Sometime in the future, you might be able to carry around hundreds of terabytes of data – enough to hold the entire iTunes music catalogue – on a device the size of credit card, thanks to a new research breakthrough from IBM's Almaden research lab in San Jose, California.
IBM researchers have demonstrated the ability to store a bit of data on a single atom, the company announced recently. By contrast, current hard drives require about 100,000 atoms for every bit they store.
Taking into account the space needed between atoms that would allow computers to store and read data to them independently, the new technique could result in devices that store 1,000 times more data in the same amount of space as current hard drives, IBM said.
"It doesn't get any smaller than a single atom," Dr Andreas Heinrich, a former IBM Research scientist who now works for Korea's Institute of Basic Science, said in a statement. "We're excited about the potential for dramatically different storage that's more compact and robust than anything we've previously seen."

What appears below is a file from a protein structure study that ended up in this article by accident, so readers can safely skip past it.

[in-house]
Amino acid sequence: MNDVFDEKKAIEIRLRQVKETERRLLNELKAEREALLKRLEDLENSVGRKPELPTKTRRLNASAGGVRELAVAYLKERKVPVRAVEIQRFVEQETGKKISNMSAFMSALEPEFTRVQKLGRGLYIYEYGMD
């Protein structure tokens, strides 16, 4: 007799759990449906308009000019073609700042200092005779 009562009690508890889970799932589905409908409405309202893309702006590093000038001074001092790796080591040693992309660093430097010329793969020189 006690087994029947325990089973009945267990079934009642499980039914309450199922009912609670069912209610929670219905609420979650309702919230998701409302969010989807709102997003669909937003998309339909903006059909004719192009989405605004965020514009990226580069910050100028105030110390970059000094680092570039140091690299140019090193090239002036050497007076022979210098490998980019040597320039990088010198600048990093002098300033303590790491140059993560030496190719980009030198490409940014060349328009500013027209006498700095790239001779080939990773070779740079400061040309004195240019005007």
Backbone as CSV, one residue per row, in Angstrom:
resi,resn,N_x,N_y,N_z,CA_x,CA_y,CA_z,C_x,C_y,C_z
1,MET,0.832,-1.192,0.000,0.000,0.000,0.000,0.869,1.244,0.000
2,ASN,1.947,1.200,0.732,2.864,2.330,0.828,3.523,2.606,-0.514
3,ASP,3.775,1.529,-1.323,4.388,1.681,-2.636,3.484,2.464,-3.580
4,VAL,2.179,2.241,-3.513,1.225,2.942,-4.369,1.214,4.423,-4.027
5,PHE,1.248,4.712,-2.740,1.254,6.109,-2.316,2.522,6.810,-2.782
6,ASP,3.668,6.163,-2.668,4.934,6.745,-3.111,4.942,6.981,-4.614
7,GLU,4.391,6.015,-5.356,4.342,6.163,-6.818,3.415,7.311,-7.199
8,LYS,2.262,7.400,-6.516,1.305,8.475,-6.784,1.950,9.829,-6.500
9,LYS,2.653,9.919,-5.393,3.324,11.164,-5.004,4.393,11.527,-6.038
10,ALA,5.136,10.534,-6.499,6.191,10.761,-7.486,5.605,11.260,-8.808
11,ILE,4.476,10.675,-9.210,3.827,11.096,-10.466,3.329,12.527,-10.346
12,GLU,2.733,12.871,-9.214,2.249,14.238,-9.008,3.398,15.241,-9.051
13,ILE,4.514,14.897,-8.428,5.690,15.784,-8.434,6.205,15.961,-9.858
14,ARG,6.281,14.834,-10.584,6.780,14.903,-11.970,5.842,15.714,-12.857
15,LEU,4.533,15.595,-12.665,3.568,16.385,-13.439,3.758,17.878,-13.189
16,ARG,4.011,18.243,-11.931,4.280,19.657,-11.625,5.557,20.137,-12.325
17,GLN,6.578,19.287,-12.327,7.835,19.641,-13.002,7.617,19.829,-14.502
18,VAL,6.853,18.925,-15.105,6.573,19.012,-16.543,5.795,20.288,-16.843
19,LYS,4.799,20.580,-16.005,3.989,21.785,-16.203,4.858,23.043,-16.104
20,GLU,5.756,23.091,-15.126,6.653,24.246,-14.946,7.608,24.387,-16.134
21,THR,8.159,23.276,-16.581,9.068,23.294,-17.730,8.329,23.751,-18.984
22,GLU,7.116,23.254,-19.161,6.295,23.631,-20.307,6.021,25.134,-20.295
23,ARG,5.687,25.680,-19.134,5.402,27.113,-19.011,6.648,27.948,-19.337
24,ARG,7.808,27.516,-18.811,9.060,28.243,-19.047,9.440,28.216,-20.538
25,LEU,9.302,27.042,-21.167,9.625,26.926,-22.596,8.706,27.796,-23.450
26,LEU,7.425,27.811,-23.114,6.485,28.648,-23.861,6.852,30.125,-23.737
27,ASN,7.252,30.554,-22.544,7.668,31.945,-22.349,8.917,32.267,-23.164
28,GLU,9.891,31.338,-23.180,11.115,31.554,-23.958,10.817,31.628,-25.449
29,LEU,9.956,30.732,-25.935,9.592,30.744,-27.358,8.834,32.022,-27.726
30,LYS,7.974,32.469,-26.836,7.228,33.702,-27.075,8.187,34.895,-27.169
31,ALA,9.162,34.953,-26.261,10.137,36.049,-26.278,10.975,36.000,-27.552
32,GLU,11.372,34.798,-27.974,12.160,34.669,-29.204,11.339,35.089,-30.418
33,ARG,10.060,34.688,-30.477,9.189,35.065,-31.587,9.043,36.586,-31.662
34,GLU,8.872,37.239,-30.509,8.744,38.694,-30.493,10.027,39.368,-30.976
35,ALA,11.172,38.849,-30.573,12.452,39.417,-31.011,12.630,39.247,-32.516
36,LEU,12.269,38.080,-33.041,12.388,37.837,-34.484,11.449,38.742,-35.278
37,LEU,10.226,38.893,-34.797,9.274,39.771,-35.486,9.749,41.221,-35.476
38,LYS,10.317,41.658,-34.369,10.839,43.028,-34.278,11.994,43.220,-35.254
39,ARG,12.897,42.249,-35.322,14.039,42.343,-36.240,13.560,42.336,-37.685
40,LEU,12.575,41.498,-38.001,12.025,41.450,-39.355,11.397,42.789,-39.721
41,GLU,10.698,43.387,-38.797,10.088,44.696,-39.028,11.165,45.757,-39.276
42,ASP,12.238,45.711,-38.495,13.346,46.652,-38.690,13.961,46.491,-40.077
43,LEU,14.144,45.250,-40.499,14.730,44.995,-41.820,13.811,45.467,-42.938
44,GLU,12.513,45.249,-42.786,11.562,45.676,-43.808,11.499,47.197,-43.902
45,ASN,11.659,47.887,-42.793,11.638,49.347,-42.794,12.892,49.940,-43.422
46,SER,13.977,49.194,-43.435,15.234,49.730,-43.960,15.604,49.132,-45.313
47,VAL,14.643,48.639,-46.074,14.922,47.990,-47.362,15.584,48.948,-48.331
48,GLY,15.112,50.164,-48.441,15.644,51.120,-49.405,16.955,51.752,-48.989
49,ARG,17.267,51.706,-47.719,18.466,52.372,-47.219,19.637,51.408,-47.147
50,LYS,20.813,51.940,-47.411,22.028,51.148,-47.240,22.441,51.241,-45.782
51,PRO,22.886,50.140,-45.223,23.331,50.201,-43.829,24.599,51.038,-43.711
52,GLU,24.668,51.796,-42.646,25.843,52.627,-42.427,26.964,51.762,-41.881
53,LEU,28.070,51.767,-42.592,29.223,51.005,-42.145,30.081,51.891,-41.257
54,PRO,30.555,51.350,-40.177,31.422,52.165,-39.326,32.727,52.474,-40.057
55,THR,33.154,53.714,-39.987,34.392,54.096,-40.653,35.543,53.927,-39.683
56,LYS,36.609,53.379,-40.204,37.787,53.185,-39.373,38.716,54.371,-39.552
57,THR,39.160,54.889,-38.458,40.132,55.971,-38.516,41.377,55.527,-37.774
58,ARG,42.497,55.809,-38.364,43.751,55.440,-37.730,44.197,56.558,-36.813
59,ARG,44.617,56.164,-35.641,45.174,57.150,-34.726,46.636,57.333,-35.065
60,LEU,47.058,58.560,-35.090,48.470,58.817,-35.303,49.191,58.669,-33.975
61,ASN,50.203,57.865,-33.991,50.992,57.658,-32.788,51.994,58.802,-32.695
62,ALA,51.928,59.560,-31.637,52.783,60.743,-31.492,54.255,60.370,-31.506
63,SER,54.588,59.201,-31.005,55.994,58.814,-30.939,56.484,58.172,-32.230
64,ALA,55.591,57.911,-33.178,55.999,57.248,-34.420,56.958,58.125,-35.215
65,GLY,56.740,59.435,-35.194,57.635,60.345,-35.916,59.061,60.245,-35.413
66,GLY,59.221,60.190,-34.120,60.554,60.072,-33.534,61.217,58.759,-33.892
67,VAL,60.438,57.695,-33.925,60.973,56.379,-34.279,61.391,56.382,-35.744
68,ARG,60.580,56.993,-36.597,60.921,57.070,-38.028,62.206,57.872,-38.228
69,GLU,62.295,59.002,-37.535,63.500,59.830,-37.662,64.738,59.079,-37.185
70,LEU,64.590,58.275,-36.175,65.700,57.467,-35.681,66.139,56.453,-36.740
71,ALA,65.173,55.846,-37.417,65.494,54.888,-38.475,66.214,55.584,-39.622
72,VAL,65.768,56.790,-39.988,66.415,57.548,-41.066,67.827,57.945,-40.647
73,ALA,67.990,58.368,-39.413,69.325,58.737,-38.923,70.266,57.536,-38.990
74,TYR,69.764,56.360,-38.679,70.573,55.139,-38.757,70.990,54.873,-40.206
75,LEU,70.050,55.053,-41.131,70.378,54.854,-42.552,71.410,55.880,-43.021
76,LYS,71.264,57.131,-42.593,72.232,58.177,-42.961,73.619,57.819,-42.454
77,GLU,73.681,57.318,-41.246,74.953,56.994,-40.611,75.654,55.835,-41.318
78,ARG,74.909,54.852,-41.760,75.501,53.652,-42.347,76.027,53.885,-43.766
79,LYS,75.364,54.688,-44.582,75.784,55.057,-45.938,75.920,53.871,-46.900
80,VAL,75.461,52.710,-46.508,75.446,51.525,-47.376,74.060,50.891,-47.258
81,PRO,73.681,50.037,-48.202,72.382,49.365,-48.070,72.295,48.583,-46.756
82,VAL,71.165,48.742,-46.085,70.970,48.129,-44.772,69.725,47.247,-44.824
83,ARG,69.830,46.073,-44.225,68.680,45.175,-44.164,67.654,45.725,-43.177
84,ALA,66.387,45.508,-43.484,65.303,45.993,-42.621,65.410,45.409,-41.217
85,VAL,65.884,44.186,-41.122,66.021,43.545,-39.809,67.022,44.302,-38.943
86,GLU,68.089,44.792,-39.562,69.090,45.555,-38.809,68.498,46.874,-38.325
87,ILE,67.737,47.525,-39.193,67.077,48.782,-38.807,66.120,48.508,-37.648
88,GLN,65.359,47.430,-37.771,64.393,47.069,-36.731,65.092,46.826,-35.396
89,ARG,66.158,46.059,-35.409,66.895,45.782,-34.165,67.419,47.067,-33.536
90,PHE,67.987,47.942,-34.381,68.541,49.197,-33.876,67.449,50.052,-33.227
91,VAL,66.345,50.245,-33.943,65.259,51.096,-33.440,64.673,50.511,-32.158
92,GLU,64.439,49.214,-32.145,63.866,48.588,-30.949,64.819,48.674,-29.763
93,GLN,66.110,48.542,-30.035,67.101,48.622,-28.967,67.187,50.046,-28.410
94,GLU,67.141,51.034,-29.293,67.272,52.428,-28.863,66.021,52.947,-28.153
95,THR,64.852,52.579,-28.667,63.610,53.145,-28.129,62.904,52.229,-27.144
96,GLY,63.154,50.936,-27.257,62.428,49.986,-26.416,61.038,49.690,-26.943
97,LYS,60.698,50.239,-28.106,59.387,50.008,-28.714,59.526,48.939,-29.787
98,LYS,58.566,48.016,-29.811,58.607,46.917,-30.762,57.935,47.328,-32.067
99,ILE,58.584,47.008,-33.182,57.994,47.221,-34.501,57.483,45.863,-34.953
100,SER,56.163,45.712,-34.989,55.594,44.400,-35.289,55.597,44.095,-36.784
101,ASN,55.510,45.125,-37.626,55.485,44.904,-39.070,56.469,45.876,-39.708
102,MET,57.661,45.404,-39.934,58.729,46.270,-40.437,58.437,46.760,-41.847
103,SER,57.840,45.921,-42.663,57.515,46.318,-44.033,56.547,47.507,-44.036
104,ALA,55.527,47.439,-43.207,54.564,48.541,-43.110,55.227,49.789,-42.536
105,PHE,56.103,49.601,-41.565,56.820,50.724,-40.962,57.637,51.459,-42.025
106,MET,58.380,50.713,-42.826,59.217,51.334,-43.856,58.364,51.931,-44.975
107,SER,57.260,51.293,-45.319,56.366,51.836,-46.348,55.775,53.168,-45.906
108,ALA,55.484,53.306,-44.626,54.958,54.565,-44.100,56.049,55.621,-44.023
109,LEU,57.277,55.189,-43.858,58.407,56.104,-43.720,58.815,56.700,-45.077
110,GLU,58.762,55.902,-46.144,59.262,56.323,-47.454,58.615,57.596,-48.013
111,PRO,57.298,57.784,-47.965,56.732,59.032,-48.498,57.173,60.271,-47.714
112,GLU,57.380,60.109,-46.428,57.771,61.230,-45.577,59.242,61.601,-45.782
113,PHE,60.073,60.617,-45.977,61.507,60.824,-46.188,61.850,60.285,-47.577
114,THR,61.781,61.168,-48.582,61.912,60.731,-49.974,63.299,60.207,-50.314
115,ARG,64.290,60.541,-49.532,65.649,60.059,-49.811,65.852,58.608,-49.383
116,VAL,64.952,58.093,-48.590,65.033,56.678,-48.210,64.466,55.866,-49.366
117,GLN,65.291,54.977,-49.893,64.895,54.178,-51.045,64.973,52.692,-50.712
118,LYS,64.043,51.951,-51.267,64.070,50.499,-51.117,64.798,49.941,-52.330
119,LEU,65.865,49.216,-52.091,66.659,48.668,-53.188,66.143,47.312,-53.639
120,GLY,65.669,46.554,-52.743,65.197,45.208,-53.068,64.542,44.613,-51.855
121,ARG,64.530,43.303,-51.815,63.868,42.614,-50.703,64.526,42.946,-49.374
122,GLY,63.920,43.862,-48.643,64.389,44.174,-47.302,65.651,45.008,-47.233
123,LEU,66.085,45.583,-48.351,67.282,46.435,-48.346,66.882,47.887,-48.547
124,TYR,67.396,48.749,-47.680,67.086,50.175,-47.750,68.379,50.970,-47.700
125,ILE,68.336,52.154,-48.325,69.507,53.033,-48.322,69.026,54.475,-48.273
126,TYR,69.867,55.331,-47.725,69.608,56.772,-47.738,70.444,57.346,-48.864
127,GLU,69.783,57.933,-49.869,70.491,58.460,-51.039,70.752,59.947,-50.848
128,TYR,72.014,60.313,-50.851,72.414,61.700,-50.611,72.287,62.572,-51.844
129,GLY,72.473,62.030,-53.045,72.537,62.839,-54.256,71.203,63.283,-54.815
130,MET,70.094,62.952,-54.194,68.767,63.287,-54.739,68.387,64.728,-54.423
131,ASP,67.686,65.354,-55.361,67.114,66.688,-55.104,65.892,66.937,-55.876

Researchers published their findings in the journal Nature.
The IBM technique used an atom of holmium, a highly magnetic rare-earth metal that has the equivalent of north and south magnetic poles. Researchers attached the holmium atom to a surface made of magnesium oxide, a material that helps keep the orientation of holmium's poles stable.
Using a scanning tunnelling microscope, researchers were able to induce an electric charge and flip the orientation of the holmium atom. By controlling which direction the atom faced, researchers were essentially able to store on it a bit of information – a one or a zero in binary code, the basic language of computers. Researchers were able to read the orientation of the atom using a single iron atom that was able to measure the holmium atom's magnetic field.
"Magnetic bits lie at the heart of hard disk drives, tape and next-generation magnetic memory," Dr Christopher Lutz, a nanoscience researcher at IBM's Almaden lab, said in a statement. "We conducted this research to understand what happens when you shrink technology down to the most fundamental extreme – the atomic scale."
For now, the technique is in its initial research stage. It's unclear how long it will take to for it to make its way out of the lab and into commercial products.
"This is only one of a series of challenges in making ultra-dense storage a practical reality," Lutz said in an e-mail. To be commercialised, he added, "it would need to be manufacturable, durable, stable at room temperature, and have a read head or other means of accessing the bits rapidly." — The Mercury News/Tribune News Service
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